Sunday, December 21, 2014

How 2014 Changed Me

Today is the Winter Solstice in the northern hemisphere - a day that feels sacred to me, deep in my bones. In many ways, this day feels like the end of the year to me, far more so than December 31 ever has. From here the year turns around. The photo above wasn't from today, but I did take it on the winter solstice a few years ago. The brilliant light in it encapsulates exactly how I feel about the implicit promise of solstice.

This week, appropriate to winding up the old year and looking ahead to the new, we're evaluating three ways our writing has changed or evolved over the last year.

Regular visitors to the Bordello know that I keep pretty detailed metrics on my writing. That helps me get an objective measure on evaluations like this. (Can't shake that scientific training!) So, a few of those measures from the last year, as of this Solstice Day.

Words written in 2014: 558,396
Highest wordcount month: August, with 68,050
Lowest wordcount month: September with 22,402
Monthly average overall: 46,533
Highest week: 2nd week of August with 20,922
Lowest week: 4th week of July with 1,105
Weekly average: 9,144
Daily average:  1,573
Works published: 5 (10 release dates, counting the six episodes of Master of the Opera)
Longest work written to date: The Talon of the Hawk, 132,377 words

So, three ways that my writing changed?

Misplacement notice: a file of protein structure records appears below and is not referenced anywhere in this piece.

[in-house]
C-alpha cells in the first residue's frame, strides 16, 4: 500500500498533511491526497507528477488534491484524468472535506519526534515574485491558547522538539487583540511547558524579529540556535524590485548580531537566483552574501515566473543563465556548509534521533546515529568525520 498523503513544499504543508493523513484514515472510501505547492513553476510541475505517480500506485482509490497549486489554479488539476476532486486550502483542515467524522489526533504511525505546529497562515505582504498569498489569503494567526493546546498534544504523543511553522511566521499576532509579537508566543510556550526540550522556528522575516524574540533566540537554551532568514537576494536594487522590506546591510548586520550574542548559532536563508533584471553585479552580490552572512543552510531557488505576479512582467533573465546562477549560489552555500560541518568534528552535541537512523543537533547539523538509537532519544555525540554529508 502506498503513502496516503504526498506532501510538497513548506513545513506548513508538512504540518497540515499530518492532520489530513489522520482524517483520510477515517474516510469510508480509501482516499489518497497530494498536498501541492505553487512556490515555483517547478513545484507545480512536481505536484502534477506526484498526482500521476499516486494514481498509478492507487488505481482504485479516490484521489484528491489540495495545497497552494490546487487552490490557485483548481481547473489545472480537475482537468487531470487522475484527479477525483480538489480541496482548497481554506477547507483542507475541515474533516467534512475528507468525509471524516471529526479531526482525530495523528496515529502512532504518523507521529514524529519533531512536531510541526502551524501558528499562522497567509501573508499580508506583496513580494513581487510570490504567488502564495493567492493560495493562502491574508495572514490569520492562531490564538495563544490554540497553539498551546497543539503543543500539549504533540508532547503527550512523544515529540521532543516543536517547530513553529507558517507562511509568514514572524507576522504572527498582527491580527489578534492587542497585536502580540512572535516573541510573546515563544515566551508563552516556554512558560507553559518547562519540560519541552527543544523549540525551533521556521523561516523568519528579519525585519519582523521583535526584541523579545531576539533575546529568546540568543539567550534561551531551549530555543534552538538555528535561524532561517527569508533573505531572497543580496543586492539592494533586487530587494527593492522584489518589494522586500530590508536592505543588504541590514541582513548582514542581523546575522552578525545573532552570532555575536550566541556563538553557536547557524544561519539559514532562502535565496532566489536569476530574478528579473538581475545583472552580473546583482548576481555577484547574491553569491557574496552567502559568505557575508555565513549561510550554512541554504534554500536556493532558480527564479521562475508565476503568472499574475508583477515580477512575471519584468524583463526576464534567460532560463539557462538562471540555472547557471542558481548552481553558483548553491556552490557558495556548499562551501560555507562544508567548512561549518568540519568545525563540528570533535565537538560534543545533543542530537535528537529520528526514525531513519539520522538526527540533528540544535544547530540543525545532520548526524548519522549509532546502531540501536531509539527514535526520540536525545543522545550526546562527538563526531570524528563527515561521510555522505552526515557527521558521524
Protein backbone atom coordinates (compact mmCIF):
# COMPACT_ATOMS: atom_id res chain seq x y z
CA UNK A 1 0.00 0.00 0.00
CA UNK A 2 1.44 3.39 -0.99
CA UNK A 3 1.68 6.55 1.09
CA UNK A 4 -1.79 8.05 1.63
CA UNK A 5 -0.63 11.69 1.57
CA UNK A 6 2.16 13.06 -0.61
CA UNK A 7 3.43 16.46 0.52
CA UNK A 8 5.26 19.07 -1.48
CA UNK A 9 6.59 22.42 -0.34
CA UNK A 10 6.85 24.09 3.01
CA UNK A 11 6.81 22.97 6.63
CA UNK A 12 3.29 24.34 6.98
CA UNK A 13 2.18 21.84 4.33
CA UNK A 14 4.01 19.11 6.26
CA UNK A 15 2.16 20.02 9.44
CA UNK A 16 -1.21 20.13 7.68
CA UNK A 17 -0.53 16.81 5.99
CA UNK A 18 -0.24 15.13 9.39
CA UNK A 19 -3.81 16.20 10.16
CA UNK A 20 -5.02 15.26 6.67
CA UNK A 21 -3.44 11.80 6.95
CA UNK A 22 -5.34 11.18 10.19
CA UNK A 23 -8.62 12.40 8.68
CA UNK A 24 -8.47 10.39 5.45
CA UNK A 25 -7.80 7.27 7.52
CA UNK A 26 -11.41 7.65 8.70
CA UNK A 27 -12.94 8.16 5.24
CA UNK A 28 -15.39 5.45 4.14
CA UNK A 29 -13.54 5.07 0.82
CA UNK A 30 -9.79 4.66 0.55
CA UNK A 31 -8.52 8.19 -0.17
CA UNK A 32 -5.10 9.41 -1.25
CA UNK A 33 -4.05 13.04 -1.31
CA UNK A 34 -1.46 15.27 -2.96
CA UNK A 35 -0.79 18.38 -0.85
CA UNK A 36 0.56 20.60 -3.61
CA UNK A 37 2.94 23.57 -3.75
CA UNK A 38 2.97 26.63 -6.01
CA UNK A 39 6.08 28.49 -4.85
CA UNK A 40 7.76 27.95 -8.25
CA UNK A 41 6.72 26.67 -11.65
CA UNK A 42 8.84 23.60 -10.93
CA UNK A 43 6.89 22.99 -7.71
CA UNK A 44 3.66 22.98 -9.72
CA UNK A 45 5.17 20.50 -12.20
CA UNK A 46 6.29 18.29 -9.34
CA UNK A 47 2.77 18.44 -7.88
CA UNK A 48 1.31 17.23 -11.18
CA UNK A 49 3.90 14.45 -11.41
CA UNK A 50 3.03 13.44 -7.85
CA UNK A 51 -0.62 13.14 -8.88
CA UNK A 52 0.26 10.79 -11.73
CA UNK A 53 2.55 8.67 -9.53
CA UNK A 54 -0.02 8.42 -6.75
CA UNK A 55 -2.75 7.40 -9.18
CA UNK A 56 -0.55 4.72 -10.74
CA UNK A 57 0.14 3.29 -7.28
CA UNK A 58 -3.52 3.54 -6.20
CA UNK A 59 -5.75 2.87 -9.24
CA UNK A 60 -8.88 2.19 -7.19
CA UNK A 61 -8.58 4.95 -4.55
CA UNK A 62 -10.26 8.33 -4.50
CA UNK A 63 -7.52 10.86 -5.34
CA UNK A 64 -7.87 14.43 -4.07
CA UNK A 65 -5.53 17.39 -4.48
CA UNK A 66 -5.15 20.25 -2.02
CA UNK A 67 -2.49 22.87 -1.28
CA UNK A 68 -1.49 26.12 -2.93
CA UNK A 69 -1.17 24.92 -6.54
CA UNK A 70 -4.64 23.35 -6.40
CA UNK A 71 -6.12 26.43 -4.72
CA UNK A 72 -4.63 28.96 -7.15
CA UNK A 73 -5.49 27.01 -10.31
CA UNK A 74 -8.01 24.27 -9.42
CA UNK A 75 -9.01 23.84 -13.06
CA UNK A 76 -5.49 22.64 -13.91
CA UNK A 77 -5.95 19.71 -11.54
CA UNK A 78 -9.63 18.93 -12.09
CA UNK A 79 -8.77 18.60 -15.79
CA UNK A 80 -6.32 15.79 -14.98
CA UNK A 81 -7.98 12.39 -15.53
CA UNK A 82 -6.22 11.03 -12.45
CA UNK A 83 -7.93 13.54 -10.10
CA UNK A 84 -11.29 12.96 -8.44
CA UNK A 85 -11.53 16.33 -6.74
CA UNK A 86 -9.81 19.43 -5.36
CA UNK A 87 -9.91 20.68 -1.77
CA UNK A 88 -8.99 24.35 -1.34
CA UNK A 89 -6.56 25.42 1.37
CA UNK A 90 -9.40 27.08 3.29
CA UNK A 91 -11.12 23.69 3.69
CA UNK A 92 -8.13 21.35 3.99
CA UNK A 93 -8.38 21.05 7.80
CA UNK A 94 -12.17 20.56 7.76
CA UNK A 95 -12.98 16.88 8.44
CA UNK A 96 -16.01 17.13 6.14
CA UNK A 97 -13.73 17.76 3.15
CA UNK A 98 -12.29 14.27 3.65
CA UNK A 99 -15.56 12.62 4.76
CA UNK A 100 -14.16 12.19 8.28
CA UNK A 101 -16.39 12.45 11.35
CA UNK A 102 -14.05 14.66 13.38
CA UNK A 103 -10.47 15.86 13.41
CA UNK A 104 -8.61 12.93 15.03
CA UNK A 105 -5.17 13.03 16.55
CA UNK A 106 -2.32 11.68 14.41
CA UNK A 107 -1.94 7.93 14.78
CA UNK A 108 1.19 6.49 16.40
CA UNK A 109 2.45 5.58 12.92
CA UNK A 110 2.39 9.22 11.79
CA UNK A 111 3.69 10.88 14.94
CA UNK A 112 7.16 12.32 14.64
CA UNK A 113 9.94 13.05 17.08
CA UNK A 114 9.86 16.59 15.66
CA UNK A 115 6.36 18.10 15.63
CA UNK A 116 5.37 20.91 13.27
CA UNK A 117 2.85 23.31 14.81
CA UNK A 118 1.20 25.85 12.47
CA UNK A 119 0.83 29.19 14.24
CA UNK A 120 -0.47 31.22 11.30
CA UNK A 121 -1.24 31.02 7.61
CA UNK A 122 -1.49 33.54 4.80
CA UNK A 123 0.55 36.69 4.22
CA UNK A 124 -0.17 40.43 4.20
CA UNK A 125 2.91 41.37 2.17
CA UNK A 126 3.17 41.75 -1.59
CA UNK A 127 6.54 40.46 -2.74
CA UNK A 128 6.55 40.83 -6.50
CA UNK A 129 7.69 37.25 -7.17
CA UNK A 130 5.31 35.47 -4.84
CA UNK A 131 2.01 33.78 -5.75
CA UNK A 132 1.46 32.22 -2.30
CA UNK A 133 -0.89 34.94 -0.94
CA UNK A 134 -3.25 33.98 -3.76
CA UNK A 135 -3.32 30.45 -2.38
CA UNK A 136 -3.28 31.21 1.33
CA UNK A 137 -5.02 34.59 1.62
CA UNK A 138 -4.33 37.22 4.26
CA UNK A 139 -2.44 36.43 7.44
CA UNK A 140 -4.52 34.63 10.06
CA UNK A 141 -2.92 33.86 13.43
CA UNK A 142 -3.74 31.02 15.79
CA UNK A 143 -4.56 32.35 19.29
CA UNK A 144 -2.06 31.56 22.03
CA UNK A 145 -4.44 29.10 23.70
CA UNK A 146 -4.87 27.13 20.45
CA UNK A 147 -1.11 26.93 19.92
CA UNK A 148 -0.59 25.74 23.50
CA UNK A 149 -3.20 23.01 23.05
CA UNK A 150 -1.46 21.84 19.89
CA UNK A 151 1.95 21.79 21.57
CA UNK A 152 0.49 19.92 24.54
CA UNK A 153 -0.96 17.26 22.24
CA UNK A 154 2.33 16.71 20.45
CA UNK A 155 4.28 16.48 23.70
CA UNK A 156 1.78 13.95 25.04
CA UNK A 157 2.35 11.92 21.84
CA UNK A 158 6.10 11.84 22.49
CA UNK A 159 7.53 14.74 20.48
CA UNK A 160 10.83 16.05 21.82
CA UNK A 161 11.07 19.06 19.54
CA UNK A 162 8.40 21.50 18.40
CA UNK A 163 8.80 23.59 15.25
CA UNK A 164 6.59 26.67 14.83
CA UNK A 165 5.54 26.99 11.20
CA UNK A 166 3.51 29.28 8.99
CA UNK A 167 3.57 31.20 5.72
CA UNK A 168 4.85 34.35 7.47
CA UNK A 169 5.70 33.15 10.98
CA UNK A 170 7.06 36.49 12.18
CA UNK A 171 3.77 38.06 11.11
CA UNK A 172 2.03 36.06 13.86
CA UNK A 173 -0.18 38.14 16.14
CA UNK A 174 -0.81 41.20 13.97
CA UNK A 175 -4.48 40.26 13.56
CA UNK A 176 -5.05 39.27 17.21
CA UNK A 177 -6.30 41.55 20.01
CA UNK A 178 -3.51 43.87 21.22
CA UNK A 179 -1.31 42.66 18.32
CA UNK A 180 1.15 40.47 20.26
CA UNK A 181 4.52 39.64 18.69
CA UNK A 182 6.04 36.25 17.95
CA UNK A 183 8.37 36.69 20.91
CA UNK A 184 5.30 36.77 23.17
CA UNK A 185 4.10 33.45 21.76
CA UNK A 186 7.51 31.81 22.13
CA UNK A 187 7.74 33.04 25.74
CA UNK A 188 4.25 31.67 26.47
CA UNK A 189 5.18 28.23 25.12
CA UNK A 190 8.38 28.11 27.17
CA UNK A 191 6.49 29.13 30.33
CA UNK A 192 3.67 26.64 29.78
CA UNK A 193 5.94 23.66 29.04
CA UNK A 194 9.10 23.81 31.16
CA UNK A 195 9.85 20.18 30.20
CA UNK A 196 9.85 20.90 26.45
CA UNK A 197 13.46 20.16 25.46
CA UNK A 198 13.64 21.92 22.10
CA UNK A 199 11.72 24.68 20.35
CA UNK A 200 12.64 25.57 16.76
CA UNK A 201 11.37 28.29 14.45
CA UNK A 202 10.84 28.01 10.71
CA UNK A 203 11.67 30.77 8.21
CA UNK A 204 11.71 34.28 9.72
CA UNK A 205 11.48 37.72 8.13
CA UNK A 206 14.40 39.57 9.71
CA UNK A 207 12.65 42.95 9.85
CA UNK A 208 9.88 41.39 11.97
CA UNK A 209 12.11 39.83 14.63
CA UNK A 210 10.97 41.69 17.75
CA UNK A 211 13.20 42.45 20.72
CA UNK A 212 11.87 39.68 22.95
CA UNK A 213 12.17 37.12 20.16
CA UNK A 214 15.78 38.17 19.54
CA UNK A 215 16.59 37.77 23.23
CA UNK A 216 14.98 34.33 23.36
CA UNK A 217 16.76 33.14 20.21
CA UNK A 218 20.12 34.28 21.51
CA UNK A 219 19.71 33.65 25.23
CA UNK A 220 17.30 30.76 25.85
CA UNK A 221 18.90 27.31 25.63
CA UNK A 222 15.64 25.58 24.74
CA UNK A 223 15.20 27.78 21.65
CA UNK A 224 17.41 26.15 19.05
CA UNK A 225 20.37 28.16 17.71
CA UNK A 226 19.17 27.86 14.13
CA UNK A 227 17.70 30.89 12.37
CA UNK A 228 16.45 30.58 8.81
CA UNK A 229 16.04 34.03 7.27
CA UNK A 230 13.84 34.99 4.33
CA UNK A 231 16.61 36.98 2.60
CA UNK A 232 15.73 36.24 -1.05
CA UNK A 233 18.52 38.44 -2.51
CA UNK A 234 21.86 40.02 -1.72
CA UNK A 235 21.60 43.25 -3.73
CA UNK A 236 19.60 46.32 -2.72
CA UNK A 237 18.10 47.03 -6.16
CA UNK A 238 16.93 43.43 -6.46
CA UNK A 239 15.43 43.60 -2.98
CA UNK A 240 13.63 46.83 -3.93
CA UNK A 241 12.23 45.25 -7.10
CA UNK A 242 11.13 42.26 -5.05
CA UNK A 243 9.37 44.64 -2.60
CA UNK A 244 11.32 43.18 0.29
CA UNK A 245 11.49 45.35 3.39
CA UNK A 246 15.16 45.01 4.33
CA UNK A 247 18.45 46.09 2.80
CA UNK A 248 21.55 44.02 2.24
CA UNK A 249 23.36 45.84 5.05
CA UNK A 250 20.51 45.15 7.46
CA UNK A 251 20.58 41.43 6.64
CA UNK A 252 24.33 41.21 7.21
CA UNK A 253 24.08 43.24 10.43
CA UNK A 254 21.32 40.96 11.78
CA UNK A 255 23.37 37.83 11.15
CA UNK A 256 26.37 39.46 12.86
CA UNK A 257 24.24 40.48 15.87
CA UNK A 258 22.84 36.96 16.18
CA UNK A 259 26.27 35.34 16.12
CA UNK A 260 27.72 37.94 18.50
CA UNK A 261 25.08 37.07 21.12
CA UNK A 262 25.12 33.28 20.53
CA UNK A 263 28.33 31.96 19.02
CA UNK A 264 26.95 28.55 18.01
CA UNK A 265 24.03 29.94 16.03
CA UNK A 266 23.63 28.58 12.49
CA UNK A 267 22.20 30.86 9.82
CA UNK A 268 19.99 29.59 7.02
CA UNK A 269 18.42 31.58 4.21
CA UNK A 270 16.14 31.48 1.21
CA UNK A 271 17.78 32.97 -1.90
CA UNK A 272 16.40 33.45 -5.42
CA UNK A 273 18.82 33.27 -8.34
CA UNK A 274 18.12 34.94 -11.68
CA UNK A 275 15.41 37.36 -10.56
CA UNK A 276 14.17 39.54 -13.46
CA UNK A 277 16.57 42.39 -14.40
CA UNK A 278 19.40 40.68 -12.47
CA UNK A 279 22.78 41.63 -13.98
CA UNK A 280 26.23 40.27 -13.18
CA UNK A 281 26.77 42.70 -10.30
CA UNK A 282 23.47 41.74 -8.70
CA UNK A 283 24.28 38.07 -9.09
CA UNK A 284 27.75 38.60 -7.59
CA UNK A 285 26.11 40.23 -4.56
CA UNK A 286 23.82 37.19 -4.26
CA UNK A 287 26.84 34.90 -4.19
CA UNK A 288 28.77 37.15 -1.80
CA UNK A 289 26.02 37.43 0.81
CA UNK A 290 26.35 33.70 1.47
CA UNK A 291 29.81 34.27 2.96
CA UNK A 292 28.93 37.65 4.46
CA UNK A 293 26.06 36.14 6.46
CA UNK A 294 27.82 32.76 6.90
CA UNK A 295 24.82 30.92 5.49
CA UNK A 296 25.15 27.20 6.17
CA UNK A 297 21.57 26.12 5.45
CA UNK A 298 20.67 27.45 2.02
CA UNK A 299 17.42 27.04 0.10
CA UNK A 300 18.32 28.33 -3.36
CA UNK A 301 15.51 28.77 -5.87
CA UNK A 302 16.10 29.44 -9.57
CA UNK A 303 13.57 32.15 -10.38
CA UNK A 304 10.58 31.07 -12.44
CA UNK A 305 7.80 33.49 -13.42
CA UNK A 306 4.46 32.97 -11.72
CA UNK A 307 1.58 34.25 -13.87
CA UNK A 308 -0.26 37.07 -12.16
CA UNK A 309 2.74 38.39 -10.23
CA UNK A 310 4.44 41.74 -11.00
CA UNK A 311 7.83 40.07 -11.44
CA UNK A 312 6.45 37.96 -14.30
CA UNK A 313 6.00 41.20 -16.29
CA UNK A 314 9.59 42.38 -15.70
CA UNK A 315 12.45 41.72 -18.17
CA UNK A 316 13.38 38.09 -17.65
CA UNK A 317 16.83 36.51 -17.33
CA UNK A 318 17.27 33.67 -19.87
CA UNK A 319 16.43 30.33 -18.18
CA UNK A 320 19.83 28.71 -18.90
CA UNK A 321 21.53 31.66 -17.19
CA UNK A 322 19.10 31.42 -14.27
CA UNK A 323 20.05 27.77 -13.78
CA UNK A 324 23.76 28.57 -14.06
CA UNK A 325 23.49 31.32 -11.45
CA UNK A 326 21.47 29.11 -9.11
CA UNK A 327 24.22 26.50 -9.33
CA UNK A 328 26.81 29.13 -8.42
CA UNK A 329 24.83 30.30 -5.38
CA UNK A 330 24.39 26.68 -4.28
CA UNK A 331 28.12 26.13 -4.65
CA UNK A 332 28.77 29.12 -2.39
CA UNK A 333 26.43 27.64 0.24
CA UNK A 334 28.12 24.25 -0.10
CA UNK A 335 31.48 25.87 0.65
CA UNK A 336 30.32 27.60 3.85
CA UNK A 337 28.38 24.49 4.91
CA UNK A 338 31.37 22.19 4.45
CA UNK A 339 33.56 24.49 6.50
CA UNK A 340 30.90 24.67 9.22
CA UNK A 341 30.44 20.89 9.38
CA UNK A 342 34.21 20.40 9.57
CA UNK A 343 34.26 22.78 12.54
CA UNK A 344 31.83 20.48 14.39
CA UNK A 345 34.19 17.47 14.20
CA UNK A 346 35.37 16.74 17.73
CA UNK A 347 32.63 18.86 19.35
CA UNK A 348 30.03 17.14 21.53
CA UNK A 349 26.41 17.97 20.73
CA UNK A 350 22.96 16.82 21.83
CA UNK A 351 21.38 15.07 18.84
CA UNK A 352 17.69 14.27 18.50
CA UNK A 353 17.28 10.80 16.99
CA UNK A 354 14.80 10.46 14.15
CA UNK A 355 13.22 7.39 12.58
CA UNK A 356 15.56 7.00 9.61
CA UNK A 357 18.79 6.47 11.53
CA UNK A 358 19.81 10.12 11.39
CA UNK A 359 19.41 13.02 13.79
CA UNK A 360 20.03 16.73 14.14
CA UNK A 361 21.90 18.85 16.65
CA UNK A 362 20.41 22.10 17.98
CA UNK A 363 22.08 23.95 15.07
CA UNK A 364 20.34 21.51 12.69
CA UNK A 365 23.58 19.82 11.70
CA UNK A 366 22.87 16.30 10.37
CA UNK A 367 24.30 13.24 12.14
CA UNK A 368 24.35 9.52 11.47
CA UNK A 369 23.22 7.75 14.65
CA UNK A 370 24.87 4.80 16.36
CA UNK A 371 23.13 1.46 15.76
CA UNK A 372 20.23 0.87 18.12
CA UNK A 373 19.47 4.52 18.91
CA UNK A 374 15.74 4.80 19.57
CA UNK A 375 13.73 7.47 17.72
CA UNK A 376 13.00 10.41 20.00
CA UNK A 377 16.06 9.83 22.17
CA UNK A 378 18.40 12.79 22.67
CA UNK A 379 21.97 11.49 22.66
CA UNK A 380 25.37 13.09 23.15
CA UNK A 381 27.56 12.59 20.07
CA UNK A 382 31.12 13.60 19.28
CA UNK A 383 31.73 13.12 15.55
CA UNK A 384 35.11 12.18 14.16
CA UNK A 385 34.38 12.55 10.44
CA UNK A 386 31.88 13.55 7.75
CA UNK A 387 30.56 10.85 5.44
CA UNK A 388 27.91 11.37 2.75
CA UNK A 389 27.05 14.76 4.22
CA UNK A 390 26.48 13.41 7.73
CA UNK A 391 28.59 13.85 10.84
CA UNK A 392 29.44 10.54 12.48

I wrote more, faster

I took to heart my own advice to treat increasing wordcount the same way I approach physical training - by gradually increasing the volume and intensity of what I did. At times I worked with a 3,000 words/day goal. Part of this was knowing I'd need recovery time and factoring that in. It's no coincidence that my lowest wordcount month followed the highest. Overall, I increased my average daily wordcount by 200 words/day from 2013. That might not sound like a lot, but cumulatively it is. And is a gradual increase that shows an overall improvement in my writing endurance and condition.

I wrote longer

When I first began writing novels, switching over from the short essays I had been writing to creating longer works was a huge challenge for me. It took a lot for me to learn how to contain a longer story in my head and work on it incrementally. I am naturally a concise writer. My editors always ask me to add, never to cut. Edits always involve embellishing, explaining, delving. This year saw me write my two longest works ever. The other was Rogue's Paradise at just over 102,000 -  it's probably significant that both it and The Talon of the Hawk wound up trilogies. They're good-longer, too, judging by reader reactions. Not fatty, but strong stories that needed to be that long.

I got better

Maybe all writers feel this way, but I live in fear that the next book will suck. With each book, I'm getting better attention - better critical acclaim, amazing awards and singular notice - all of which is wonderful but also makes me fear that I won't be able to sustain it. Especially as I write more, faster and longer (see above). I'm knocking on wood as I write this, but so far, I'm continuing to improve as a writer. The two books I have coming out in 2015 so far - Under His Touch on January 19 and The Talon of the Hawk on May 26 - are, according to my editors and early feedback/reviews, the best I've written so far. I think I'm, like that Olympic athlete, hitting my stride.

I can't wait to see what 2015 holds!

Solstice blessings on you all - may the next year be full of wonder, beauty and joys, both great and small.


  1. Wow. You totally rocked out 2014. Good job! I can't wait to see what 2015 brings for you, too. =o)